A New Parent’s Guide To Electrical Safety
Today, on Redhead Mom, I’m sharing a partnered guest post about A New Parent’s Guide To Electrical Safety.
Baby proofing a home comes with a myriad of unique challenges for new parents. You start to see dangers in places you never fully expected to. Kitchen cupboards have to be locked up, edges of furniture and walls have to be softened, and your floors need to be kept immaculately clean to ensure your little one doesn’t ingest anything they’re not supposed to!
One element of your home that will rightly demand a fair amount of your attention is your home’s wiring, electronic devices, and electrical sockets. We’ve taken it upon ourselves to outline some electrical safety measures for families below, just so you can make absolutely certain your children will be kept safe from your home’s most common electrical hazards.
Education is Key
It has to be said simply clearing up cables and turning plugs off at the wall is not enough to protect your child in the long term. The best way of ensuring your child stays safe from the dangers of electricity is through education. Electrical safety tips for children include best protocol for all the environments your child may find themselves in, ranging from your home to their classrooms. Start by informing your older children of the importance of electrical safety in their home environment before moving on to the importance of continuing their safety practices even when their parents aren’t around to supervise them. Be sure to communicate that practicing electrical safety is a big responsibility, and that by doing so, they will not only protect themselves, but also their friends, family, and classmates.
Socket Covers Are a Must
Foreign objects in your power sockets can cause sparks and oftentimes even fires in your home, which is why socket or outlet covers are a fantastic addition to any baby proofing process. It’s recommended that you opt for seamless covers built with high-quality plastics to ensure minimal chances of the covers breaking or being successfully removed by young children.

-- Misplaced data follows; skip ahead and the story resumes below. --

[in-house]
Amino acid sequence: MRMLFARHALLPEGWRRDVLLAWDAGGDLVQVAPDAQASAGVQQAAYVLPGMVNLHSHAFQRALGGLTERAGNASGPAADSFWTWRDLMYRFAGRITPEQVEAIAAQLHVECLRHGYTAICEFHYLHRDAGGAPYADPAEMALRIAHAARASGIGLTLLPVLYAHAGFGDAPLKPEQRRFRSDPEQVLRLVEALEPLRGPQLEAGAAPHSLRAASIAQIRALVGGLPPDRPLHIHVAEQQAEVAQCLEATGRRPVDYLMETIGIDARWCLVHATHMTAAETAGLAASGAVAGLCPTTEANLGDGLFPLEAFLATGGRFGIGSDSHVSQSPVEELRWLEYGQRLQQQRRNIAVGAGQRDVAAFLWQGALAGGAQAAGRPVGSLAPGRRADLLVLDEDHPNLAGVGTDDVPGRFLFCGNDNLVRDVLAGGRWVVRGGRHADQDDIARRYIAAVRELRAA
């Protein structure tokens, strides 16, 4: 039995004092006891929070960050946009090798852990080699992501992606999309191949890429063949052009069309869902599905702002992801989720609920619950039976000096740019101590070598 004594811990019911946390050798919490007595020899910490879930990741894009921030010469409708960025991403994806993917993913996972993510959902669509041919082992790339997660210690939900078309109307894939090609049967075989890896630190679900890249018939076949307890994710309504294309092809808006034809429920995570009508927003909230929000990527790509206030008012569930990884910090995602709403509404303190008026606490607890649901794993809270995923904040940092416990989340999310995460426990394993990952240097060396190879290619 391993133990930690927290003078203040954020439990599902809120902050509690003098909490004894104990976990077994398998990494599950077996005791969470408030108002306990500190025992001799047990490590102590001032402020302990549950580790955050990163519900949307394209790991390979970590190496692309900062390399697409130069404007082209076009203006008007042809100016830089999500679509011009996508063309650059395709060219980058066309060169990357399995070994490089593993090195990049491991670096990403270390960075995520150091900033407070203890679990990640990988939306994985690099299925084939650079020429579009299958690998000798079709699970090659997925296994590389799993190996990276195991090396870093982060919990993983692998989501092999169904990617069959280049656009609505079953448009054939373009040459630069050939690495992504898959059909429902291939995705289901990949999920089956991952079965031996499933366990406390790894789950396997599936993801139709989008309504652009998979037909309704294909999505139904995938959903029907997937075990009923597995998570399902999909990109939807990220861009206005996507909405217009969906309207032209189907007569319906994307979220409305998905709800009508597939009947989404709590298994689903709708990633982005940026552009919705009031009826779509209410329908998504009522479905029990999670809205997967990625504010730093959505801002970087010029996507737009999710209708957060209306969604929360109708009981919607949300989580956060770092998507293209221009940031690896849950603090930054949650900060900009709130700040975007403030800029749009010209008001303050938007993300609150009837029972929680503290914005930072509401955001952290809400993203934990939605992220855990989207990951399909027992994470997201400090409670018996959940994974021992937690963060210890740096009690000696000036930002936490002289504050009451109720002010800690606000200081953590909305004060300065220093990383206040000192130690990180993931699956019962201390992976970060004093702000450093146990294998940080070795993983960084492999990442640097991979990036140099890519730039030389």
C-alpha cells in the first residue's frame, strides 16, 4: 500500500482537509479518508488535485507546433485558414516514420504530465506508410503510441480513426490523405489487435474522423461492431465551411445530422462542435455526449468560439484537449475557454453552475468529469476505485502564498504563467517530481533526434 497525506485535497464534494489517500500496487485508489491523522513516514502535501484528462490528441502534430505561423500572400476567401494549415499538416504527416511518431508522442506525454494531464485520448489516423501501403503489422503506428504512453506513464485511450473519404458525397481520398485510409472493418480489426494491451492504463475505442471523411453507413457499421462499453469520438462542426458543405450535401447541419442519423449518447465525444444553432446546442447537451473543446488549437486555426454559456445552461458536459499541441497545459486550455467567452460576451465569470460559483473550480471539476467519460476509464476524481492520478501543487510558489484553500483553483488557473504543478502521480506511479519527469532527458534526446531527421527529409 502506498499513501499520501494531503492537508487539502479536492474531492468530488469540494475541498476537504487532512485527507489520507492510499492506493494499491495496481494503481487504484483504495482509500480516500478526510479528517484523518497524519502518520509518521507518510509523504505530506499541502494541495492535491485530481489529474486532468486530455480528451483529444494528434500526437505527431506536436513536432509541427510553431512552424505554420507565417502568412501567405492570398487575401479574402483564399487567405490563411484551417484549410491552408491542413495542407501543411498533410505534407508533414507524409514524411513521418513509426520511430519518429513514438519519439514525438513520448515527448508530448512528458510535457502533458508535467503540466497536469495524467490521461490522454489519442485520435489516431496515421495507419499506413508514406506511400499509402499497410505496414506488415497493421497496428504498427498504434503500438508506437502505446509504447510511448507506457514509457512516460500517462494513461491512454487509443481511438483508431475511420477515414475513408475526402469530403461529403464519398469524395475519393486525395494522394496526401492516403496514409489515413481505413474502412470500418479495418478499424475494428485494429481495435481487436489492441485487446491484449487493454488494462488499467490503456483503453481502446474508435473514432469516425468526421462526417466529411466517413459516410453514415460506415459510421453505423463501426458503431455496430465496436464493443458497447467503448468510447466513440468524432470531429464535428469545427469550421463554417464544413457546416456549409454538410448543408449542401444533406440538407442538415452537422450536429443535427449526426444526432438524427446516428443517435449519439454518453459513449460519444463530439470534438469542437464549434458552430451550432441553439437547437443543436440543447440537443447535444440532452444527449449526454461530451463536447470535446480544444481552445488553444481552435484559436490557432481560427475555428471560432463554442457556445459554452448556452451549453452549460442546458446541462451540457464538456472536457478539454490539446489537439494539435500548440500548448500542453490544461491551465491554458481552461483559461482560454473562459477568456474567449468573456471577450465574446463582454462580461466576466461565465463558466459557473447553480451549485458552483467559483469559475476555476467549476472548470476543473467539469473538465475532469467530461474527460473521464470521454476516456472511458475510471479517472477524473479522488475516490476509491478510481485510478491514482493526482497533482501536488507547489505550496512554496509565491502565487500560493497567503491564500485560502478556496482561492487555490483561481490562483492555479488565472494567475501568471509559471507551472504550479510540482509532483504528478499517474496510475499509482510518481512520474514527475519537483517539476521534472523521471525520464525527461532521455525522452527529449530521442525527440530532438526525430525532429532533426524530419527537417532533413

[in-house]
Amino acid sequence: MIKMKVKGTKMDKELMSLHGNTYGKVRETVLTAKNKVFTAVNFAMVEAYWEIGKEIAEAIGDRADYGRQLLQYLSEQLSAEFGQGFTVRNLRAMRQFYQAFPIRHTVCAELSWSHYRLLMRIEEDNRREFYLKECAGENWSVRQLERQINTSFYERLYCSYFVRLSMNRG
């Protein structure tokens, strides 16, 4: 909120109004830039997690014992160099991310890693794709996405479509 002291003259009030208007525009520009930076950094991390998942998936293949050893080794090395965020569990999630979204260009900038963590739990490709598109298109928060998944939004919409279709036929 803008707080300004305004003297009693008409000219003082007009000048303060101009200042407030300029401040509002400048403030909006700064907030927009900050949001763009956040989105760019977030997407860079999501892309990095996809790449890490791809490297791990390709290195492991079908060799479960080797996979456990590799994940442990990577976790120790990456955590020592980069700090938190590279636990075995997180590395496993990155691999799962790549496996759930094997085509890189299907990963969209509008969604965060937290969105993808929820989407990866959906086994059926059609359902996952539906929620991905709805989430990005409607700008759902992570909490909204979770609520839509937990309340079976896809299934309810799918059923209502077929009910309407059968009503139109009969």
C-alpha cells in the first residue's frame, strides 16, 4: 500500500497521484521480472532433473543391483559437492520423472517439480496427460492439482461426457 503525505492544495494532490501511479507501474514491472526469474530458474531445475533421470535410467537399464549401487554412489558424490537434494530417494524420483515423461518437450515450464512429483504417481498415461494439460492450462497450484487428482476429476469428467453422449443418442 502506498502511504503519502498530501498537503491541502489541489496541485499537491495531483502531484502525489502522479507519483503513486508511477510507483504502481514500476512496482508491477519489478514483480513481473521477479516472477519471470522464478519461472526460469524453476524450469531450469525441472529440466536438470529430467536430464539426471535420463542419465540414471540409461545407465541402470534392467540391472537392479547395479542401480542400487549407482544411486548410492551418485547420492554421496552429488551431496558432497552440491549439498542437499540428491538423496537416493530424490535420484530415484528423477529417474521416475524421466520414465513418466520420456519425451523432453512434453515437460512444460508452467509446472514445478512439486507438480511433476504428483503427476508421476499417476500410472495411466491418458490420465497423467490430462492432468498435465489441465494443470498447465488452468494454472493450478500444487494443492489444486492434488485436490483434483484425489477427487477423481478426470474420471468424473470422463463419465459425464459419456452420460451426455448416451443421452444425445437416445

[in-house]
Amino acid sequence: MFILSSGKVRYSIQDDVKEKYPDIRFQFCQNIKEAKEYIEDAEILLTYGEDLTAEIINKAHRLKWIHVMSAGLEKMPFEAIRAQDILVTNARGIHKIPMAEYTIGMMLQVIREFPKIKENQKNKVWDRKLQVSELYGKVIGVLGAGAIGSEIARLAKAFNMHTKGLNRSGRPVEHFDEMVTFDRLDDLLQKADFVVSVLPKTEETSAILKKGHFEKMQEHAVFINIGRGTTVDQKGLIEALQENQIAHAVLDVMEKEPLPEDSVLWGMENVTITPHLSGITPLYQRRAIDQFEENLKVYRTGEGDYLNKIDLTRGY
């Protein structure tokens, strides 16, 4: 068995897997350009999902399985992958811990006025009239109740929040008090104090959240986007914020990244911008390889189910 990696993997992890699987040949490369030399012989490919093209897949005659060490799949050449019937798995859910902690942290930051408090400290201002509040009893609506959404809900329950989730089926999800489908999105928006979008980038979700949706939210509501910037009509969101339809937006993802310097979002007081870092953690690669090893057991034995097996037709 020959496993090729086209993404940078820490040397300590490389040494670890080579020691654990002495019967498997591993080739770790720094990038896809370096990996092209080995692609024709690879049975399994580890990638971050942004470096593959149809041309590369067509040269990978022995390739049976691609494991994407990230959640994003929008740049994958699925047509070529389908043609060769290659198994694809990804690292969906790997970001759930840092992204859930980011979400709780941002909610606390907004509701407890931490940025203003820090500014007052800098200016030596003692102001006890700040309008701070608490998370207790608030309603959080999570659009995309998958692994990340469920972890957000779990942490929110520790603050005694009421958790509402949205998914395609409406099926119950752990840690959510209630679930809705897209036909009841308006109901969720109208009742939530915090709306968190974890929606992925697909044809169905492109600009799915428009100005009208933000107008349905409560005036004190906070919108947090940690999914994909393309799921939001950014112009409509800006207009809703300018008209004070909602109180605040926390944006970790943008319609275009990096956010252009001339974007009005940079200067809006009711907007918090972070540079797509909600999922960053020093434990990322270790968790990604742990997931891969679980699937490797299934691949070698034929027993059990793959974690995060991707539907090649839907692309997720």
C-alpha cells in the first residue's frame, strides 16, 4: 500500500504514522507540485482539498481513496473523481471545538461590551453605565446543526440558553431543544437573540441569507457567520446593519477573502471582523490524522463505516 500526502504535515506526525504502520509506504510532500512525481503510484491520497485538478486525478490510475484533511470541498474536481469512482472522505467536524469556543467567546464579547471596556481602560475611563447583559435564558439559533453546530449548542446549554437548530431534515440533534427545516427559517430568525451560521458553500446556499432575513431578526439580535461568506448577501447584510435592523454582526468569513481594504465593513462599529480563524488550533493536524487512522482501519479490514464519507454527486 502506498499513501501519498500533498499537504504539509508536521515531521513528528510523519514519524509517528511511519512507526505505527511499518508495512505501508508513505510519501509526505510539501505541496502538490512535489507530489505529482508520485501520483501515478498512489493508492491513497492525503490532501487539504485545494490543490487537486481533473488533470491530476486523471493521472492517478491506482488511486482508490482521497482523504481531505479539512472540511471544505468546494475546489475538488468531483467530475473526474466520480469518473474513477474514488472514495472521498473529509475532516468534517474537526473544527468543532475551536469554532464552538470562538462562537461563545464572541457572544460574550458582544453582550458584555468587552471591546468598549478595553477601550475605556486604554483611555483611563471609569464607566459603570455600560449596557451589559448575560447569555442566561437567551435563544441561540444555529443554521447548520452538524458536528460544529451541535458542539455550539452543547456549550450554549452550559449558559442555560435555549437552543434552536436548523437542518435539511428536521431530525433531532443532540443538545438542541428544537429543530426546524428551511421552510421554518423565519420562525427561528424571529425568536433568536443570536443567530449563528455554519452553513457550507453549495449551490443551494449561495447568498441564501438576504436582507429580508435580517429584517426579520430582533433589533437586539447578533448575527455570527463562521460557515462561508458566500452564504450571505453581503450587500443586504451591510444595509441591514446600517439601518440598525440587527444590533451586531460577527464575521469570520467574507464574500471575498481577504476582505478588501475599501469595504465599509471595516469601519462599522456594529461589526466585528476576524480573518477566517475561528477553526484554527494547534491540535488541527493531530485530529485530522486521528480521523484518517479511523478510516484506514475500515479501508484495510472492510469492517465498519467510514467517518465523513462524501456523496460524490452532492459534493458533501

There are also different kinds of socket covers, ranging from plug covers that must be inserted into the socket, box covers that hug the entire socket plate, sliding covers, and full socket cover panels that are generally used to hide sockets that aren’t being used. This variety is a genuine asset, as children can be curious in different ways, and you can make your selection depending on what you feel will be most effective with your household in particular. Take some time to observe your child’s play behaviors and assess which cover may be trickiest for them to get around.
Cable Boxes and Cable Hiding
Babies love to chew on things. It’s one of their most indefatigable qualities, and it is a source of stress for a lot of new parents. Whilst their chewing instincts can be largely pacified with the use of baby-friendly toys, there are certainly objects in your home that you do not want your little one putting in their mouths. Cables definitely fall into the latter category. Not only does cable chewing pose risks of your baby ingesting rubber, copper, and other inedible, potentially damaging materials, but frayed cables can also put your entire family at risk of electrical damage and fires. This is why throwing out frayed cables is high up on the list that is the homeowner’s guide to electrical safety.
You can install cable boxes and other cable organizers in your home to ensure that cables are kept out of your children’s reach, as well as taking cable hiding measures in your living room, home theatre space, or any other space where you may have large electronic devices that are often kept plugged in.
Your home’s electrical system plays a big role in your family’s day-to-day life. It’s only logical that your child is kept in the loop in regards to the importance of maintaining this system. Be sure to call your local electrician promptly if your household experiences any cause for concern, and don’t let your child be kept in the dark when it comes to matters of electrical safety![wl_faceted_search]